Teaching & Learning Resource Center

Regular and Substantive Interaction in Online and Distance Learning

What are the expectations for faculty-student interaction in an online class?

Faculty often ask this question as they are developing new online courses or online versions of current courses. Indeed, the question is a valid one, as the Department of Education's Office of Inspector General has set regulations for what they call "regular and substantive interaction." These regulations were needed to ensure federal financial aid funds were used appropriately. Details and expectations around those regulations are rather unclear, however, which has led many institutions to make their own interpretations based on guidance from Dear Colleague letters and accrediting bodies.

Common Misconceptions Dispelled

To understand regular and substantive interaction it's helpful to dispel some misconceptions about online learning. Distance education, in the context of credit-bearing courses in higher education, are not "self-paced" nor should it be a solitary experience for students. However, models of "correspondence education" more closely align with those characteristics. The point is, correspondence education and distance education are not to be confused. Below are two descriptions from the Higher Learning Commission (HLC) that help to outline the differences.

  • Correspondence Education: Education provided through one or more courses in which the institution provides instructional materials and examinations by mail or electronic transmission to students who are separated from the instructor. Interaction between the instructor and the student is not regular and substantive, and it is primarily initiated by the student. Correspondence courses are typically self-paced. Correspondence education is not distance education and students taking correspondence courses are provided very limited (if any) financial aid support.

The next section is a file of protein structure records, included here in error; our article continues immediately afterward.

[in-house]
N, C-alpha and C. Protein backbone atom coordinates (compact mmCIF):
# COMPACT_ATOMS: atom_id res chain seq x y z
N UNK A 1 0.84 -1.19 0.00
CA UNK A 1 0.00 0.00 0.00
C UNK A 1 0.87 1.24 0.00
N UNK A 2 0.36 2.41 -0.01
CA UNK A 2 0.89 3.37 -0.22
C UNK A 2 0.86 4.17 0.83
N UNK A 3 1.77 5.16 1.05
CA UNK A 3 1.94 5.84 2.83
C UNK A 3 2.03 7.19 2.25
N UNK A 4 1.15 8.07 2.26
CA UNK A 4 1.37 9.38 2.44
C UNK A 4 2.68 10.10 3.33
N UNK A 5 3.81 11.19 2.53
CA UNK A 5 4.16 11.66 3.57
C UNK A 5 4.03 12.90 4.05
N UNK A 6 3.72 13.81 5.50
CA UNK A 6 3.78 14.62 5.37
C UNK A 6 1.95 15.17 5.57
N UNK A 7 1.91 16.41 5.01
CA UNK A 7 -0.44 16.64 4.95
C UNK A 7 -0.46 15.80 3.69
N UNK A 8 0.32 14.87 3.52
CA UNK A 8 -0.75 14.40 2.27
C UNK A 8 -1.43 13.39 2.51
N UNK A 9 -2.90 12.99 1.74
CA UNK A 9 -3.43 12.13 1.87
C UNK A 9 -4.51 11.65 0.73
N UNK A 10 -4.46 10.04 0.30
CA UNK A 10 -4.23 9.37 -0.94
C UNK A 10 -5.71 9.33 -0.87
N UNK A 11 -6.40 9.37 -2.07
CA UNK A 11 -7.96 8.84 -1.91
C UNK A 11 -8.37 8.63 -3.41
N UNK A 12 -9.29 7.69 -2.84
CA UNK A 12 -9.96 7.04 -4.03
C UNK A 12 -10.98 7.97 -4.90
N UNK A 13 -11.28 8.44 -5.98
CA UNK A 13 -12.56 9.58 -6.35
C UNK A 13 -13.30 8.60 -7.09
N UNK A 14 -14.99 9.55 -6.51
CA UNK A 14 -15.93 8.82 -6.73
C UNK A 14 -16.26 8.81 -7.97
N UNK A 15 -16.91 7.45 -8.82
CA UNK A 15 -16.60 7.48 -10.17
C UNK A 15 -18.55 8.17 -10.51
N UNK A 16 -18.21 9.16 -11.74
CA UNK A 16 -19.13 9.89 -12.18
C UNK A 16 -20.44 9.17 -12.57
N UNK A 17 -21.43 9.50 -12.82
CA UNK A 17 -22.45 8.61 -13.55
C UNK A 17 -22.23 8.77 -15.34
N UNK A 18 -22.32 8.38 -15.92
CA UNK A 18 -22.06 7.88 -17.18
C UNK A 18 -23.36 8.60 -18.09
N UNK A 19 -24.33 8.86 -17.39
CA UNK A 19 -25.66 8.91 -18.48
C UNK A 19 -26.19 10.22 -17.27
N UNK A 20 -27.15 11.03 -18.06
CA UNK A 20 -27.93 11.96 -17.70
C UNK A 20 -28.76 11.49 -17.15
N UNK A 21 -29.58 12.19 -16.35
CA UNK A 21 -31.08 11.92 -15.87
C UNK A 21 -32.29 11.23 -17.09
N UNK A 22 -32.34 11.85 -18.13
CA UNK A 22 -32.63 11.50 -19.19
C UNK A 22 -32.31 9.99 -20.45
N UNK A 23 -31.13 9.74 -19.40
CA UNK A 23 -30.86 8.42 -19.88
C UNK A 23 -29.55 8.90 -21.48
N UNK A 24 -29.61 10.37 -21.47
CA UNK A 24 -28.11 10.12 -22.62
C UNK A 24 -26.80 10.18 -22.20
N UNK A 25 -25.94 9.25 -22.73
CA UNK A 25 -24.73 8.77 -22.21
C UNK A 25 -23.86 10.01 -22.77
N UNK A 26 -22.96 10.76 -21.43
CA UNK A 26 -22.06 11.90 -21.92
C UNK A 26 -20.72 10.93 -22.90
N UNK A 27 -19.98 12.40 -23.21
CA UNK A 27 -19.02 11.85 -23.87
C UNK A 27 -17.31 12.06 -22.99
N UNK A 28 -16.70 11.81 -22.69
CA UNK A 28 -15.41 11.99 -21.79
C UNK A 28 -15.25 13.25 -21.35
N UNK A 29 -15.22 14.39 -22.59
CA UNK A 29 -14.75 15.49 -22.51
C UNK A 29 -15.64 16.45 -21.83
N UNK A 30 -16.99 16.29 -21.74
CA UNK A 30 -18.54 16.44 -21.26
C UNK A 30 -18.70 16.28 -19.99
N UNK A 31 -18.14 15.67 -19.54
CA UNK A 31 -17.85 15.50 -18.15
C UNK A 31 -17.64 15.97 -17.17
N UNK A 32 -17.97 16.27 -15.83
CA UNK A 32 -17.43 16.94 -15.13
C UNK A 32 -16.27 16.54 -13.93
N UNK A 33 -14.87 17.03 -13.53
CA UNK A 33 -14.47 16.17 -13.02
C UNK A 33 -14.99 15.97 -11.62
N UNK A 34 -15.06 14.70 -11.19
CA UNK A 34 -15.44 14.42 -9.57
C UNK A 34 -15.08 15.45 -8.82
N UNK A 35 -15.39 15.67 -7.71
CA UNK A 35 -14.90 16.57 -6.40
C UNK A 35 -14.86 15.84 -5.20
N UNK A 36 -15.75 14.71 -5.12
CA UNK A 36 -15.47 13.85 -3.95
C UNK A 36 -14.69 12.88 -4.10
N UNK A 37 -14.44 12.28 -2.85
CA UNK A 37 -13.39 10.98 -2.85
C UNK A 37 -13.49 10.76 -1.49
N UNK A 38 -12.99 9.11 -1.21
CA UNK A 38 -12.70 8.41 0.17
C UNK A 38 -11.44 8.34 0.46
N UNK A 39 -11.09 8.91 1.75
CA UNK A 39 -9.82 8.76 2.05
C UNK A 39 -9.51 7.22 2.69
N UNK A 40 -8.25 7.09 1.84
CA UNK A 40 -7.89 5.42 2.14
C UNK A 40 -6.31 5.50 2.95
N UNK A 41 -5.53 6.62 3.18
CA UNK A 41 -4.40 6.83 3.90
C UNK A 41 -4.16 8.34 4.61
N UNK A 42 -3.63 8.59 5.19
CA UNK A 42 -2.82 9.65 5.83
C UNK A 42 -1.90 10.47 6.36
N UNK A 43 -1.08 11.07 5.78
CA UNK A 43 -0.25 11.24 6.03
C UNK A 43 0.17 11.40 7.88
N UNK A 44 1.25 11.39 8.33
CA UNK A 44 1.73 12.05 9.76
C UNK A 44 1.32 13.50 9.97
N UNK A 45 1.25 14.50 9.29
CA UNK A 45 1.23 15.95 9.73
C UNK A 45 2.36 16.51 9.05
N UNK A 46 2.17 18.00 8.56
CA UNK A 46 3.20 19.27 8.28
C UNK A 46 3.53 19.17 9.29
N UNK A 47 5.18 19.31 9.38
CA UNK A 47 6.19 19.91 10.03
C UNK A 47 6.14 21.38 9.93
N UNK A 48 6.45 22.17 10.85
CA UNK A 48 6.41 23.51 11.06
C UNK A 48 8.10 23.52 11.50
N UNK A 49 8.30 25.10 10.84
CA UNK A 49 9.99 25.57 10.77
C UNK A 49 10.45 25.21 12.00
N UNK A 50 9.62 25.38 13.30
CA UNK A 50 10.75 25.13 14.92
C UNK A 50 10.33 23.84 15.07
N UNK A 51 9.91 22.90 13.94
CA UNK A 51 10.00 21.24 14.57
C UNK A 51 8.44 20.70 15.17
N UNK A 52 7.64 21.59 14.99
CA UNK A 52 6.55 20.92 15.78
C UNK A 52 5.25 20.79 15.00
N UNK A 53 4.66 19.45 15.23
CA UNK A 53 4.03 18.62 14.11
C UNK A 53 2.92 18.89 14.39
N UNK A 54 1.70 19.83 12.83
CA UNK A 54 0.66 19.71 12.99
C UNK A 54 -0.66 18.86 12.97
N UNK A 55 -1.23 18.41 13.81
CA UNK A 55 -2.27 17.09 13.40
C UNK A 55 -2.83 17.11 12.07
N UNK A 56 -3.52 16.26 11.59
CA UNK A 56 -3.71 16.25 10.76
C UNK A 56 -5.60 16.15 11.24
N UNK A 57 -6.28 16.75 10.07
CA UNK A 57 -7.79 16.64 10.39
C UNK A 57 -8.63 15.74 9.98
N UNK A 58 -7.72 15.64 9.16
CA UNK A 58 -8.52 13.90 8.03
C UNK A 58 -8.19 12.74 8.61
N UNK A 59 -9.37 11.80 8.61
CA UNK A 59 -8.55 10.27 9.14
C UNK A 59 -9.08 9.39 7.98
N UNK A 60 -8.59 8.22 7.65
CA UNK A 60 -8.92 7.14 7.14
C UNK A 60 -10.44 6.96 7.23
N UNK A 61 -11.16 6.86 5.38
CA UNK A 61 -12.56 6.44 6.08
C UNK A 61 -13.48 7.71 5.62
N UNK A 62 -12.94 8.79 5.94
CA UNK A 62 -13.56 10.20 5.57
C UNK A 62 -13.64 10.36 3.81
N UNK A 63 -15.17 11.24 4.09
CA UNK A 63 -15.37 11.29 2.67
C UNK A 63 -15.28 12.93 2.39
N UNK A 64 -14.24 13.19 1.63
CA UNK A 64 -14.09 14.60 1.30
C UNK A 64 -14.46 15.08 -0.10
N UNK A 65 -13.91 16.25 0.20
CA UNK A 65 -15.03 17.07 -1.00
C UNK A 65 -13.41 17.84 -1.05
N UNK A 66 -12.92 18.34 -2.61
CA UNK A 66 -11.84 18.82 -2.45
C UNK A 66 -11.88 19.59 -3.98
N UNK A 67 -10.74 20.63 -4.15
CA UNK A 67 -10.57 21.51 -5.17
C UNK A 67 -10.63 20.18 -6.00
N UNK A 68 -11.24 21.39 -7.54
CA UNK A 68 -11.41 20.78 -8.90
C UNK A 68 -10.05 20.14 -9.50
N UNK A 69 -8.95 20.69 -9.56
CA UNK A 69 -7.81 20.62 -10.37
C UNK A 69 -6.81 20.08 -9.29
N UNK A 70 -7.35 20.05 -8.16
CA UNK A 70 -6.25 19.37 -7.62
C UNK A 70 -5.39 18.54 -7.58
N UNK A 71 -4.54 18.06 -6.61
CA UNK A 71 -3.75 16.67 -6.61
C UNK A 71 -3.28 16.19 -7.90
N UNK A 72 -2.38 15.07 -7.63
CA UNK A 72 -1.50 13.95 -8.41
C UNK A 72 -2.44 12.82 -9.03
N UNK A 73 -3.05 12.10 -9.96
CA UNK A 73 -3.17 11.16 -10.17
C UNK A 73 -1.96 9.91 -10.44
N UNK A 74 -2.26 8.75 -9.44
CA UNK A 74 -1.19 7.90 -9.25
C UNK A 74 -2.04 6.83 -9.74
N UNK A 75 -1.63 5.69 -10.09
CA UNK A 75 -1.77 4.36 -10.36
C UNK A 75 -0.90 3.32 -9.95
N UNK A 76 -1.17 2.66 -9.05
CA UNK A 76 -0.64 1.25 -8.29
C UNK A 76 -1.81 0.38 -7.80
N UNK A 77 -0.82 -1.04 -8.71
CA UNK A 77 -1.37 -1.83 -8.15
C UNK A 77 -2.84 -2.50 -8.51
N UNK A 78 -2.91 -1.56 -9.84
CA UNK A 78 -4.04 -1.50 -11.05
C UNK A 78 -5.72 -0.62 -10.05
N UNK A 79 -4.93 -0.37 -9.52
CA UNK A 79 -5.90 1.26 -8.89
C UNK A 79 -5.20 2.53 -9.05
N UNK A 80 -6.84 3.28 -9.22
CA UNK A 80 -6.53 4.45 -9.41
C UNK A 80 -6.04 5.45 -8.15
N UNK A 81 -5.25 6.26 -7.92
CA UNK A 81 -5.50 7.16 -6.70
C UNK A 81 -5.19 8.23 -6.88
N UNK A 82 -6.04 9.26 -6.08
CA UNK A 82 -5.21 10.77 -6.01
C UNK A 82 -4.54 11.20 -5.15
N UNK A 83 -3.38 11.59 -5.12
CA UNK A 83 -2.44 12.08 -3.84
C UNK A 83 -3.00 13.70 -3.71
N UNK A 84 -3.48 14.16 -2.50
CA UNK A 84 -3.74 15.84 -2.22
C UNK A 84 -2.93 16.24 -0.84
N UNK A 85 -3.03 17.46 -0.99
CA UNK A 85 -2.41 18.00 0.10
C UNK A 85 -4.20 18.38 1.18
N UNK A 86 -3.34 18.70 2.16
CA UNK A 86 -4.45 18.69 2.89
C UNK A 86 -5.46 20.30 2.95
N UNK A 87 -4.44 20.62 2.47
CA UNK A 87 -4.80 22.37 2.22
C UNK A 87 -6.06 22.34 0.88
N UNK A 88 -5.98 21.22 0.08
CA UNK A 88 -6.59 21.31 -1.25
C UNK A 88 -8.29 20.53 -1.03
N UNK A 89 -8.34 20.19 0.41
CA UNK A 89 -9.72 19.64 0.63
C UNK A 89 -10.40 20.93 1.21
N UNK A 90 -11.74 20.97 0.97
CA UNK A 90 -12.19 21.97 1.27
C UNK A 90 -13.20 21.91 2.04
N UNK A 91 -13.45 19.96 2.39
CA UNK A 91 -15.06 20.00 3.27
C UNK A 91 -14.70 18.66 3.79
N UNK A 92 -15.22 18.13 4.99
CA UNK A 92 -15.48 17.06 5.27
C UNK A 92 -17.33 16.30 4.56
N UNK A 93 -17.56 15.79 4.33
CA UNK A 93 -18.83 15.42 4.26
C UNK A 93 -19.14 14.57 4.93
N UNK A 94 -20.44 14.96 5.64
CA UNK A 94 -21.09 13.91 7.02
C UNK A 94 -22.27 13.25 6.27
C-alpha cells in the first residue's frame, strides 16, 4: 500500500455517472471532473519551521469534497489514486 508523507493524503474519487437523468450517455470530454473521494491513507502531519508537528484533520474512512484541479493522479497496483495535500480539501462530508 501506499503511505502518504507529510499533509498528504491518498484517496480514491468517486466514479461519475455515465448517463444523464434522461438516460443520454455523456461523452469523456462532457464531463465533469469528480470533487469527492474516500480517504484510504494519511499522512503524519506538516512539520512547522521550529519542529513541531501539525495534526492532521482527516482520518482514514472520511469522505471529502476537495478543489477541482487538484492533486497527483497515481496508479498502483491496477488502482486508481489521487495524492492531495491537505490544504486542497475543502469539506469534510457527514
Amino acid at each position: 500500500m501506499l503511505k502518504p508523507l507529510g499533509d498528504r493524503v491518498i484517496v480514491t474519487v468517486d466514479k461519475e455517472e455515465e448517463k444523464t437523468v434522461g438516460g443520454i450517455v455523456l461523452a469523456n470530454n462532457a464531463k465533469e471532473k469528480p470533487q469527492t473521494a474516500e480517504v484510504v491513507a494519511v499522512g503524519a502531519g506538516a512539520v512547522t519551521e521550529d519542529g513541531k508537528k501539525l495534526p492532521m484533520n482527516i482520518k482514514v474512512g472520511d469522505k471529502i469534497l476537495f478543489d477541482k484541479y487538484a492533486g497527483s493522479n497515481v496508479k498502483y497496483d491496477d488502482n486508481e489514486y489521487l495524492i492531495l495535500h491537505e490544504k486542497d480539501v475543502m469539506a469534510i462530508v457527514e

• Distance Learning (Distance Education): Education that delivers instruction to students who are separated from the instructor and that supports regular and substantive interaction between students and the instructor synchronously or asynchronously using one or more of the following technologies: the internet; one-way and two-way transmission through open broadcast, closed-circuit cable, microwave, broadband lines, fiber optics, satellite, or wireless communication devices; audio-conferencing; or videocassettes, DVDs, and CD-ROMs used in conjunction with any of the other technologies.

Four Elements of Regular and Substantive Interaction

Over time and through the gathering of various interpretations, "regular and substantive interaction" is defined by four elements, outlined in more depth in the article Interpreting what is Required for Regular and Substantive Interaction.

To sum up the elements:

  • Interaction initiated by instructor: While in distance courses students have a heightened responsibility to take ownership of their learning, the faculty presence, guidance, and initiation of contact is critical. In distance courses, the flow, sequence, and deadlines of the course must be directed by the instructor and the timing of the course set through use of learning activities, online discussion, lectures, etc. In comparison, in correspondence courses students submit work when they finish it and initiate questions when they have them with little or no guidance from the instructor.